Sacramento, California - Farmers, ranchers and agricultural organizations around the globe today are celebrating “World Soil Day,” a day designated by the food and agriculture arm of the United Nations to celebrate soil and its nexus with human well-being, climate stabilization, and vibrant ecosystems.
With a growing population expected to reach 9 billion by 2050, healthy soils enhance agricultural production and are key to food global security. Healthy soils increase water retention, enhance biodiversity, capture atmospheric carbon, and play an important role mitigating climate change.
CDFA is deeply committed to this issue through its Healthy Soils Program, which provides grant funding to farmers and ranchers implementing practices to reduce greenhouse gases and improve soil health. In 2017 and 2018 the agency funded 110 projects covering more than 8,600 acres in California, with $7.5 million in funding from the California Climate Investments fund. CDFA has received $15 million to fund additional on-farm practices in 2019.
In September of this year, Governor Brown signed Executive Order B-55-18, setting a new statewide goal to achieve carbon neutrality by 2045. Soil carbon sequestration–which is facilitated by the Healthy Soils Program–is among the practices identified to achieve this goal and is part of California’s working lands strategy.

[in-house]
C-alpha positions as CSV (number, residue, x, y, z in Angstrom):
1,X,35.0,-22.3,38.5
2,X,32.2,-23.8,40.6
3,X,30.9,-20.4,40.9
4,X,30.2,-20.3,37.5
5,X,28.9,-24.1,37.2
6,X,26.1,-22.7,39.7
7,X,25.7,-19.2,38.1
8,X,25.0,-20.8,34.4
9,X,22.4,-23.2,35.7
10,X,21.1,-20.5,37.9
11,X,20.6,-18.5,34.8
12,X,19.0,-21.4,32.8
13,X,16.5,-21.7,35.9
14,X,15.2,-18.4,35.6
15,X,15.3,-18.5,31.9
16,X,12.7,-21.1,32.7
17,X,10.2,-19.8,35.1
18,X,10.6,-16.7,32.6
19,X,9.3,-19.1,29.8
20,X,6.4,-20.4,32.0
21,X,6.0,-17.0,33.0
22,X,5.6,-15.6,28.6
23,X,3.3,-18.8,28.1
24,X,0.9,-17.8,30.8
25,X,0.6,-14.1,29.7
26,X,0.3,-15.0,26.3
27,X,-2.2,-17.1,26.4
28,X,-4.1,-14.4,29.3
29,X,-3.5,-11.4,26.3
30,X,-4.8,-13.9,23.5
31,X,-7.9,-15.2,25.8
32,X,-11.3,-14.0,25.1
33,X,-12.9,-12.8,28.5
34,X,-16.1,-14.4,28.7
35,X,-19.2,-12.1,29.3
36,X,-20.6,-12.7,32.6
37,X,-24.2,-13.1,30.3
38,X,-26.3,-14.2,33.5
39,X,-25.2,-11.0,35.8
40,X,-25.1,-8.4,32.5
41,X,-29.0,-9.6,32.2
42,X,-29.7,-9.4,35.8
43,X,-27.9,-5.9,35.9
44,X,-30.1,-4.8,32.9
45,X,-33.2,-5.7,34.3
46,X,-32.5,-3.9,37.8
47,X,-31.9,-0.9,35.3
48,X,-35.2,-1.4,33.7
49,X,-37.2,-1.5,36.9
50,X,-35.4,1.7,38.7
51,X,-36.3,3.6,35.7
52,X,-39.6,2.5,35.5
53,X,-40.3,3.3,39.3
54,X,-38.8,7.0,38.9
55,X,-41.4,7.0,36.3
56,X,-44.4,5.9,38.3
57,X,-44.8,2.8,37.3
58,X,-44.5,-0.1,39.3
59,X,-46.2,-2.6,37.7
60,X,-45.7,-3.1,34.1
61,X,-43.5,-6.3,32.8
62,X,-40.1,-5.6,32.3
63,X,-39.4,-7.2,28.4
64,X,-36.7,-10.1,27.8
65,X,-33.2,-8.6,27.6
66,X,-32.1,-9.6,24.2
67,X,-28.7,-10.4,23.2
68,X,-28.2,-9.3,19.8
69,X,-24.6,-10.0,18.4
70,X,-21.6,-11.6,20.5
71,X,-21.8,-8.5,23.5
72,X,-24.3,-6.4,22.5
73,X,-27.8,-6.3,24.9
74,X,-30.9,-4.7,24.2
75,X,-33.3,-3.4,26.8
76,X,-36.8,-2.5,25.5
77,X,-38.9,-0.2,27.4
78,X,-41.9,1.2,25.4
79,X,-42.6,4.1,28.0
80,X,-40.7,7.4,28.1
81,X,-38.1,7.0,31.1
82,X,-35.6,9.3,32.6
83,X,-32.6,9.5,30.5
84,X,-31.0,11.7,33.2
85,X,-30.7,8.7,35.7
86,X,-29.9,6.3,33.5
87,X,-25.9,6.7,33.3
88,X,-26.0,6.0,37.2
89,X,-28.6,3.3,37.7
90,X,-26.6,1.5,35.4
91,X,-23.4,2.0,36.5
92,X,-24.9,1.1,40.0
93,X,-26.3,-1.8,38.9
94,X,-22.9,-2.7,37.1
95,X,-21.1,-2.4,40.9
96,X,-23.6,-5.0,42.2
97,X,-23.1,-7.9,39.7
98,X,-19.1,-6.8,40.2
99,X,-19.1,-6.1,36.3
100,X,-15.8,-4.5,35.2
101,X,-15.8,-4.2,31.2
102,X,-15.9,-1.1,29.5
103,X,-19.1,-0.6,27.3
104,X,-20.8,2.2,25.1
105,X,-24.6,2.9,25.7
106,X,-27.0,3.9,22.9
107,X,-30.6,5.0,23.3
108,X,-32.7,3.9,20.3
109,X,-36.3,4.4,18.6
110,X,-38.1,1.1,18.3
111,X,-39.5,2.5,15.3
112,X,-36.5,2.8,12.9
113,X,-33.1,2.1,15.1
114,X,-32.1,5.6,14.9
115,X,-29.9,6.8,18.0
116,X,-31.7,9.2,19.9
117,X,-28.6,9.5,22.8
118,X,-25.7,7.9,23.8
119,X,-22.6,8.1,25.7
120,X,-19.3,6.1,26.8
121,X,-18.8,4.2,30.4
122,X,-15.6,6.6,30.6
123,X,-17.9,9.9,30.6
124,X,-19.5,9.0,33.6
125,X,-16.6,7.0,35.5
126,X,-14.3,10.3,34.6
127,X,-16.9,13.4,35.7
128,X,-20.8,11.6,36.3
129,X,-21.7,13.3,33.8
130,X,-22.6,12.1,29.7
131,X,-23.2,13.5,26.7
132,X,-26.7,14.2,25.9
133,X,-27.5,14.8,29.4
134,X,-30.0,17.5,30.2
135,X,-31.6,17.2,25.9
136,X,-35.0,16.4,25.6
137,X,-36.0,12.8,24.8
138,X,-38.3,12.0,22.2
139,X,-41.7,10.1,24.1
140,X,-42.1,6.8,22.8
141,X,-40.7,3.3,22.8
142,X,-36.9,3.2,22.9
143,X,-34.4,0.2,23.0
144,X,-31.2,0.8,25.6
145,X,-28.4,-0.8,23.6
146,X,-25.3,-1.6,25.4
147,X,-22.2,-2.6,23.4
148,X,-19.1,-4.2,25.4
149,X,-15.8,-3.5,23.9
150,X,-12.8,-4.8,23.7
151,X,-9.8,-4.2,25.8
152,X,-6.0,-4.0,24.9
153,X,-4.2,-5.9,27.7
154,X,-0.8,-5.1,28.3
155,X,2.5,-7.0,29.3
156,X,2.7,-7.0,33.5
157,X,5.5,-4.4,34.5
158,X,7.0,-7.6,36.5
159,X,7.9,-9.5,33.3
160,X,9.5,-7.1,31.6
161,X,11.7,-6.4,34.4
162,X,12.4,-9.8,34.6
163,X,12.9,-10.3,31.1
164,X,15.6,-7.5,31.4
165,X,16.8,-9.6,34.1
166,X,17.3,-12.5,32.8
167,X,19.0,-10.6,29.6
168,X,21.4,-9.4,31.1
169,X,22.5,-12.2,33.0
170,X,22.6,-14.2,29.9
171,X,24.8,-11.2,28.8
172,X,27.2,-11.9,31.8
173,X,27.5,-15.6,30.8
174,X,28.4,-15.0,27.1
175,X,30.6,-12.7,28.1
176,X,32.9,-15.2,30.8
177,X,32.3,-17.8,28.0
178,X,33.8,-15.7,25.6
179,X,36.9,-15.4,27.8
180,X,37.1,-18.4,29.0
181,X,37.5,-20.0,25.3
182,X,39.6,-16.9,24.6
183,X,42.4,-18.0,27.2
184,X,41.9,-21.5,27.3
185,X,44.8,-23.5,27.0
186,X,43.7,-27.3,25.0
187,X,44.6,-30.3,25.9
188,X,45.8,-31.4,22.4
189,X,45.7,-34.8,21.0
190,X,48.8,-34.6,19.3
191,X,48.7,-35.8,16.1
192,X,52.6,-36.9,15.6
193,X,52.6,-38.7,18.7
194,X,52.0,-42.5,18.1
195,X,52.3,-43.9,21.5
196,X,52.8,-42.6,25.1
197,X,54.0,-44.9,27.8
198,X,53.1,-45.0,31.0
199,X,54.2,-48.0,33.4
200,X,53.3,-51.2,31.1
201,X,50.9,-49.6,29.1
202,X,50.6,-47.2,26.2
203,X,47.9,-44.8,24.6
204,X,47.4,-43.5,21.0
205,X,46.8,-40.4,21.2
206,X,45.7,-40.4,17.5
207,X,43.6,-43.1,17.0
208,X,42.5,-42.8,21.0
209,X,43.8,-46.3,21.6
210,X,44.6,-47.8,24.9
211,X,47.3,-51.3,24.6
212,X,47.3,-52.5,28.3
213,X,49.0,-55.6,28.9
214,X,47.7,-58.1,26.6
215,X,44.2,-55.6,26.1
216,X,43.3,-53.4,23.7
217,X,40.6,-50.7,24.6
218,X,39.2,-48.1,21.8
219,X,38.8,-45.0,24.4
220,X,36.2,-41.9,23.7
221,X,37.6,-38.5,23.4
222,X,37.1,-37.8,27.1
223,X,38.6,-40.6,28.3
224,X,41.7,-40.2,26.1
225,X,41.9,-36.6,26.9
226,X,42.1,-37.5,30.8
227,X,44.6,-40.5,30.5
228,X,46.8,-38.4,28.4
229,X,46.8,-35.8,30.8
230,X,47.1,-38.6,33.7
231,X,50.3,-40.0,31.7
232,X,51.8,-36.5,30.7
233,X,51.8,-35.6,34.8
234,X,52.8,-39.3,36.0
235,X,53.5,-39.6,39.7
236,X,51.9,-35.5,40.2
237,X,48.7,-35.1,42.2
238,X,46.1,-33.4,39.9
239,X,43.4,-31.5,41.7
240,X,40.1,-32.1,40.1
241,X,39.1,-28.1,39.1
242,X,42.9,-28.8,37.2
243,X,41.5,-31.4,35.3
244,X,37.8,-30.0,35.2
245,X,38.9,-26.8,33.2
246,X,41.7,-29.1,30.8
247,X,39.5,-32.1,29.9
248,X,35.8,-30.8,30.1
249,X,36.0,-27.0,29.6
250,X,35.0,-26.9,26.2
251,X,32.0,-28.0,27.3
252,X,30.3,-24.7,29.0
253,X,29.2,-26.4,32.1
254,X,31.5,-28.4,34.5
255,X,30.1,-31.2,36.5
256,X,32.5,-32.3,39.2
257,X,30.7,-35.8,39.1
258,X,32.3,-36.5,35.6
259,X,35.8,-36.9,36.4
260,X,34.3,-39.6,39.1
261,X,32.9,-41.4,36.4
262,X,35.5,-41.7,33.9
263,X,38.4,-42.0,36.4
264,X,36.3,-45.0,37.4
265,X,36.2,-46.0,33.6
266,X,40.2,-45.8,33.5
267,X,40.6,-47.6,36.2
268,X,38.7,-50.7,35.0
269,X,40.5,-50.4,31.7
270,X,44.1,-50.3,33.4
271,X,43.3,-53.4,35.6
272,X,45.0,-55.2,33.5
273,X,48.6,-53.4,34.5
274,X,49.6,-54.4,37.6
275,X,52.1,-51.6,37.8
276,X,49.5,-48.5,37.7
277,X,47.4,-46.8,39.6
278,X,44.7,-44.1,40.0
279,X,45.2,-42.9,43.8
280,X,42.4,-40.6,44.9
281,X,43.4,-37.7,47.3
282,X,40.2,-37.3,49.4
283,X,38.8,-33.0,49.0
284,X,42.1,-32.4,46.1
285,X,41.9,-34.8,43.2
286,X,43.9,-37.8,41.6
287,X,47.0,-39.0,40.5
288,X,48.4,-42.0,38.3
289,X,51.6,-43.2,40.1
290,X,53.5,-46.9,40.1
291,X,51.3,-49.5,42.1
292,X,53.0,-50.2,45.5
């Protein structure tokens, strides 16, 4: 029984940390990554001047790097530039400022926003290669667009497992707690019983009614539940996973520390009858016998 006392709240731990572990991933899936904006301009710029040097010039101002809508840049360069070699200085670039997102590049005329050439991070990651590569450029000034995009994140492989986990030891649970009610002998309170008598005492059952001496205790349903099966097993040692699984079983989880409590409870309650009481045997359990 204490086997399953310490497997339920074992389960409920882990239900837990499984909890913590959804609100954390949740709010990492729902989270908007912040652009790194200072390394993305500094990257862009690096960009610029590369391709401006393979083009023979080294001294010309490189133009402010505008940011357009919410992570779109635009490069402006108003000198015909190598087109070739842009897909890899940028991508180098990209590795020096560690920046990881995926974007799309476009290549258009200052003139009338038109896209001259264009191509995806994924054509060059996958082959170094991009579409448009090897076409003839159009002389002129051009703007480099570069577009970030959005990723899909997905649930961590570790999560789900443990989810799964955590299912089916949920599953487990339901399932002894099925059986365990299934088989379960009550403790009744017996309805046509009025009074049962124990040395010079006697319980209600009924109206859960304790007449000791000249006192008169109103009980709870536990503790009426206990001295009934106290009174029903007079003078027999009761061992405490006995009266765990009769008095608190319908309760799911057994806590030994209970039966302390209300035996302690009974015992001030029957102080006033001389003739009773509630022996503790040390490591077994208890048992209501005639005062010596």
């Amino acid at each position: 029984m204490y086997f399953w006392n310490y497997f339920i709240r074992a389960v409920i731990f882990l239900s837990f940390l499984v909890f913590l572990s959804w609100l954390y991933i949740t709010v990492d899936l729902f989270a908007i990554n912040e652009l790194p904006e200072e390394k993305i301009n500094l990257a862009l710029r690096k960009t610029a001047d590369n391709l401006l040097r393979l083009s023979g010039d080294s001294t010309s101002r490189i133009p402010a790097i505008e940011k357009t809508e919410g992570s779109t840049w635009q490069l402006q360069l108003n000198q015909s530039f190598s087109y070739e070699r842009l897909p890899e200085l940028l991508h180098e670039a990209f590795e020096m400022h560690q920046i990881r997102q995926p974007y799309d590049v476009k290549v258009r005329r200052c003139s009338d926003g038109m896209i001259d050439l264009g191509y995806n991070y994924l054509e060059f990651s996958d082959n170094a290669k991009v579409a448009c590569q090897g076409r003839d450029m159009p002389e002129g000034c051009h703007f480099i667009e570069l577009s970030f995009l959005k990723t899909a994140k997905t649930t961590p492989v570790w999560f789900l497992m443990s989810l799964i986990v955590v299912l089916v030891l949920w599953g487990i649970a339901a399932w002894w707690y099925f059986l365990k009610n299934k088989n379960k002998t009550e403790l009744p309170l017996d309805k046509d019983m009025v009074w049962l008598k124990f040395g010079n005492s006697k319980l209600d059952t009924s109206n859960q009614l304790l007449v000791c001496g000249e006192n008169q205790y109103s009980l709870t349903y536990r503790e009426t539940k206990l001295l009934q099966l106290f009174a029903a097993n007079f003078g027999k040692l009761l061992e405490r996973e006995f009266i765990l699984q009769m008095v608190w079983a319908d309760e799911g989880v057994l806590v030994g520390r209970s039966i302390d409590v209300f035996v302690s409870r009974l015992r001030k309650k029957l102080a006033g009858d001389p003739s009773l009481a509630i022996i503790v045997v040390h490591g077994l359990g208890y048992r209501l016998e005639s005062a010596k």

At the Global Climate Action Summit in San Francisco earlier this year, California and France announced the Global Soil Health Challenge. Pictured from left: Paul Luu, 4 per 1,000 Initiative; CDFA Secretary Karen Ross; Murielle Trouillet, France’s Ministry of Agriculture and Food; CDFA Undersecretary Jenny Lester Moffitt
Additionally, CDFA has joined the governments of France, the Netherlands and Baja California to initiate the Global Soil Health Challenge, which calls on governments around the world – both national and sub-national – to include programs that restore soil health under their national plans to meet their targets under the Paris Agreement. The challenge will set the stage for international collaboration between scientists, farmers and financiers on an ongoing basis in efforts to reduce net greenhouse gas emissions by capturing more carbon in the planet’s soils.